Diet pills dangers
“Looking good should never cost you your health – or your life.” Poignant words by Fiona Parry, mother of 21-year-old British student, Eloise, who died in April after taking a popular diet pill she bought off the Internet.
A nasty chemical
Without telling her mother, Eloise bought pills containing DNP, a nasty little fat-burning chemical that is sold illegally and is unfit for human consumption. Bodybuilders love it, because it melts fat at an insanely daily rate (at least half a kilo a day apparently) with little or no muscle loss in users. That can sound like slimming heaven. The consequences can be hellish.
DNP is dinitrophenol, an industrial chemical used as a pesticide, and in the manufacturing of dyes and wood preservatives. US research at Stanford University in 1931 showed the compound’s effect on body fat loss, and it soon became a popular diet pill. It was taken off the market in 1938 because it killed many people – when it didn’t make them desperately ill.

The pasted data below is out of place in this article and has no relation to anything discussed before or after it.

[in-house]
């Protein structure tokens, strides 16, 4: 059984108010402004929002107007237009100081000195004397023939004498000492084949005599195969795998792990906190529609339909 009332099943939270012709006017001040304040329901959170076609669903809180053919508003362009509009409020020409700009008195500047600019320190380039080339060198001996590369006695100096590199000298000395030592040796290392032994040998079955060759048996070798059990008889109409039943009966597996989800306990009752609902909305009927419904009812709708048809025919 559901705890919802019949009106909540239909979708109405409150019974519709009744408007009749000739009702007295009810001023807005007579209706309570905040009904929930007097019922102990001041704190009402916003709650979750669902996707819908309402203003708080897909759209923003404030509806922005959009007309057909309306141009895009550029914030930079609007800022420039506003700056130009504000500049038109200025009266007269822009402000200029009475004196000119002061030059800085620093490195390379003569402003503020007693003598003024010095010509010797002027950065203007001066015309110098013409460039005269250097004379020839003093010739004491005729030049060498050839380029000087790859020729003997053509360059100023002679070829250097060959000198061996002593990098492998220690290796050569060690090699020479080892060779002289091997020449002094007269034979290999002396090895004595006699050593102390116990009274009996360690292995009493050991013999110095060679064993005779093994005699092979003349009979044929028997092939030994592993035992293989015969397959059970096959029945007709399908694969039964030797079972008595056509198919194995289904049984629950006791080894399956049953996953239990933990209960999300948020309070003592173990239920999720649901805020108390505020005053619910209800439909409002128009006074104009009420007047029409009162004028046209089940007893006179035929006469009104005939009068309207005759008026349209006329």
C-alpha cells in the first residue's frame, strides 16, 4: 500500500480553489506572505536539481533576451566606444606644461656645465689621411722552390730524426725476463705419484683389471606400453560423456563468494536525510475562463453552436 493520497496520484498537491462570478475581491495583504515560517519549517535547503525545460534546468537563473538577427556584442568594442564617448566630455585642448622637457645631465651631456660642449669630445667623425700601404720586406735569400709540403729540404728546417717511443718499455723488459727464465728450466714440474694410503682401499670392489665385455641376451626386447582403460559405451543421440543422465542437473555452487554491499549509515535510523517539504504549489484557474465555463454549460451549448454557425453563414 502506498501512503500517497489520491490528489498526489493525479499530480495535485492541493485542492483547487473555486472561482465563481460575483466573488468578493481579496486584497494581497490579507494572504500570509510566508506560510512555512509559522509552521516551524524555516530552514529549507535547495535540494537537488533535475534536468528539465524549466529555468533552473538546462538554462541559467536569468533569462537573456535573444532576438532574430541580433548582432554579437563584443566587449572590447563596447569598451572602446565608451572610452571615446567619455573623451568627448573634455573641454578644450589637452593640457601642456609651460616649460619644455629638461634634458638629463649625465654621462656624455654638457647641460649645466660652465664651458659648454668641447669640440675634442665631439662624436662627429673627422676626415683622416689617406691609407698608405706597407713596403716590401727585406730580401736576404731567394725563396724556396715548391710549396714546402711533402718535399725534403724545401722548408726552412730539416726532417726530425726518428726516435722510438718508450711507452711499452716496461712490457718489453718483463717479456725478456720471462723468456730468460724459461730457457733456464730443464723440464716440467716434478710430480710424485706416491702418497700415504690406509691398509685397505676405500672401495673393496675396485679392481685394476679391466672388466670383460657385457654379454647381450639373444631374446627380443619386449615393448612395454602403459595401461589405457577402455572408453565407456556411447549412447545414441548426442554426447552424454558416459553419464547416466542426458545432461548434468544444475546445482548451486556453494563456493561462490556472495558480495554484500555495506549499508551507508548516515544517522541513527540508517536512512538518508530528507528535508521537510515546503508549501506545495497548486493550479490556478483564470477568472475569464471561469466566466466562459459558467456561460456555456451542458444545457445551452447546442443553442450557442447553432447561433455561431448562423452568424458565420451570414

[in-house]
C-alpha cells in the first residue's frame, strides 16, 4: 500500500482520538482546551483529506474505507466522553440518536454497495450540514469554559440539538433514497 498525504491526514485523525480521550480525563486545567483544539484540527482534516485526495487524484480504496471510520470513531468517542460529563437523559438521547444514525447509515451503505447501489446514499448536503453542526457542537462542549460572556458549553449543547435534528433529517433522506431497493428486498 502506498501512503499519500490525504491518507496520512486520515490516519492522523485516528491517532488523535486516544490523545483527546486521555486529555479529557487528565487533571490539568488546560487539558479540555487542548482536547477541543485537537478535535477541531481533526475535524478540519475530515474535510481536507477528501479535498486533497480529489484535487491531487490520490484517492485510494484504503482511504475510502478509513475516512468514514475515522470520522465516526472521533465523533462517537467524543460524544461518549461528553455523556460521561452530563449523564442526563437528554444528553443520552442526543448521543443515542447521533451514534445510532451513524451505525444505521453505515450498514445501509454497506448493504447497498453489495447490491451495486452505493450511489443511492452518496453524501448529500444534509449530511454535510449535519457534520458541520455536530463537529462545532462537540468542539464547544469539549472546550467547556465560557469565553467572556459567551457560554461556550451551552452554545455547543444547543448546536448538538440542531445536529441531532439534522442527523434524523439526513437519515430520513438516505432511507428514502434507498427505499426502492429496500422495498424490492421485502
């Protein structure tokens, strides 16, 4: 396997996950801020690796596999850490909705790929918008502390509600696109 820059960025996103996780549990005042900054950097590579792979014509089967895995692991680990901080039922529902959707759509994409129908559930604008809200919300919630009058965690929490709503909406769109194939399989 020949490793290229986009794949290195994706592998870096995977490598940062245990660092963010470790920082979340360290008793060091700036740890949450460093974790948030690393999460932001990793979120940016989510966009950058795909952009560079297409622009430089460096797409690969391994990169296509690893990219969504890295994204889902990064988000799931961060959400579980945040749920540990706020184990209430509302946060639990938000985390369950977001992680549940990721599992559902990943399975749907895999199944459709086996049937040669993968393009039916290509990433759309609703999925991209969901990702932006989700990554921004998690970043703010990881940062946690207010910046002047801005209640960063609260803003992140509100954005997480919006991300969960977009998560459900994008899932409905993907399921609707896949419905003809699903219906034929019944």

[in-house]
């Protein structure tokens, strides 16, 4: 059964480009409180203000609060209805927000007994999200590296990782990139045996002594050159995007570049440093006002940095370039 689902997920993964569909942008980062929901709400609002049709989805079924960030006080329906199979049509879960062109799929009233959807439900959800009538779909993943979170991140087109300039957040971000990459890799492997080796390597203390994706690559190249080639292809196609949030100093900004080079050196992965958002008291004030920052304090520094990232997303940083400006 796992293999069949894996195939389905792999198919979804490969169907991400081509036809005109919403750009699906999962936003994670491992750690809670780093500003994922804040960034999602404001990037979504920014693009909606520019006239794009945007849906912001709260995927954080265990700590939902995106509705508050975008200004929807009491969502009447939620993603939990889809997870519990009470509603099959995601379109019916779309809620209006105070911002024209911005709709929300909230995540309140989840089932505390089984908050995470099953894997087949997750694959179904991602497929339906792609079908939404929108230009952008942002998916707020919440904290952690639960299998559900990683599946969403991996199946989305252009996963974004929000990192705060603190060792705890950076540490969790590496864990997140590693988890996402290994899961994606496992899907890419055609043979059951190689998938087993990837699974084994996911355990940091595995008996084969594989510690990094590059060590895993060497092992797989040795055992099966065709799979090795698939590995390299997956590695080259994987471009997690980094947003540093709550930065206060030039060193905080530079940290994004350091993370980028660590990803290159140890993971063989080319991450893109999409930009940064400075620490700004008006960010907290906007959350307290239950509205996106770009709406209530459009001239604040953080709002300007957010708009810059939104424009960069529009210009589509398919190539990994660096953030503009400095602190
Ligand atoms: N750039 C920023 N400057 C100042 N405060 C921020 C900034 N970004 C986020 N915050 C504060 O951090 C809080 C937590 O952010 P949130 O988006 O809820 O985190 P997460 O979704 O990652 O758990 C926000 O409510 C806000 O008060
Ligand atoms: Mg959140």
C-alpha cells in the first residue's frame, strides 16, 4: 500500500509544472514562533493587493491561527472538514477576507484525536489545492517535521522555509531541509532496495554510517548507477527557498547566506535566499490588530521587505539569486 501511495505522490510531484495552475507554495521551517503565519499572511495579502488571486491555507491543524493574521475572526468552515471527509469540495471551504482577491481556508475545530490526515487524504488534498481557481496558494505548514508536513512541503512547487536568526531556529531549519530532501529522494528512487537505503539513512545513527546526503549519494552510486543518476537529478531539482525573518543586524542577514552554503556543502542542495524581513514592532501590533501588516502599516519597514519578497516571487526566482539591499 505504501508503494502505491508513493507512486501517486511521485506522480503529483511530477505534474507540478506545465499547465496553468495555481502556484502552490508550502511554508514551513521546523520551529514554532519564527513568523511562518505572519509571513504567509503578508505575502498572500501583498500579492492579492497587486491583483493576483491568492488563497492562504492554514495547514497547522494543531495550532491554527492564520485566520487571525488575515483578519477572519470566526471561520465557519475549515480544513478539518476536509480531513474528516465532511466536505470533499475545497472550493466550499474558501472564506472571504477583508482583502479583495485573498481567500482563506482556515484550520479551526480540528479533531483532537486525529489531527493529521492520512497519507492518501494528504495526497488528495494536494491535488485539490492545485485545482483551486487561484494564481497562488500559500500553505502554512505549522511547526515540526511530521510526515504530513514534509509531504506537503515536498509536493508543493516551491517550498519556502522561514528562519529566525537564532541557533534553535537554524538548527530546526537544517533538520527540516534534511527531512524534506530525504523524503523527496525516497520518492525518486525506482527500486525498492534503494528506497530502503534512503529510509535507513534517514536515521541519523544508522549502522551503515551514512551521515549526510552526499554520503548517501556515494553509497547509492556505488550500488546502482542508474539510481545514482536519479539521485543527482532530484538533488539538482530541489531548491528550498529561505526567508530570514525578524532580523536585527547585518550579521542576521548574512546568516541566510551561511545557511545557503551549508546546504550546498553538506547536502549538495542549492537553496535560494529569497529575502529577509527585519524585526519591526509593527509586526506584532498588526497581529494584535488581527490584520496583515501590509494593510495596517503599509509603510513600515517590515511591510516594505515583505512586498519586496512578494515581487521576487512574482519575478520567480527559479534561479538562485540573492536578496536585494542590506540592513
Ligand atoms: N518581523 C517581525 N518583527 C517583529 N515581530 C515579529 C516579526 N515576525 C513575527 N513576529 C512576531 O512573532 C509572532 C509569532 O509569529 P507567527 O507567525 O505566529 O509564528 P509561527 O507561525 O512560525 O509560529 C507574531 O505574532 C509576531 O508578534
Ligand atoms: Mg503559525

Being slimmer isn’t worth the risk
Eloise took a little more than the recommended starting dose (to me, the very idea of a ‘recommended dose’ of such a poisonous substance is an oxymoron on its own), but even in small doses, DNP is highly toxic. She knew all the risks, her mother says, but believed that “being slimmer was worth it”.
A BBC report explains the dangers of DNP:
- Users experience a metabolism boost, leading to weight loss, but taking even a few tablets can be fatal
- Signs of acute poisoning by DNP include nausea, vomiting, restlessness, flushed skin, sweating, dizziness, headaches, rapid respiration and irregular heartbeat
- Lower amounts over longer periods can cause cataracts and skin lesions, and affect the heart, blood and nervous system
- The sale of DNP is the subject of an ongoing investigation involving police, Interpol and the Food Standards Agency
Experts say that buying drugs online is “risky, as medicines may be fake, out of date or extremely harmful”. That’s putting it mildly. In Eloise’s case the drugs weren’t just harmful, they were fatal.
This article was initially published in Biznews.com newsletter. It has been republished with kind permission of the editor, Alec Hogg, and author Marika Sboros.
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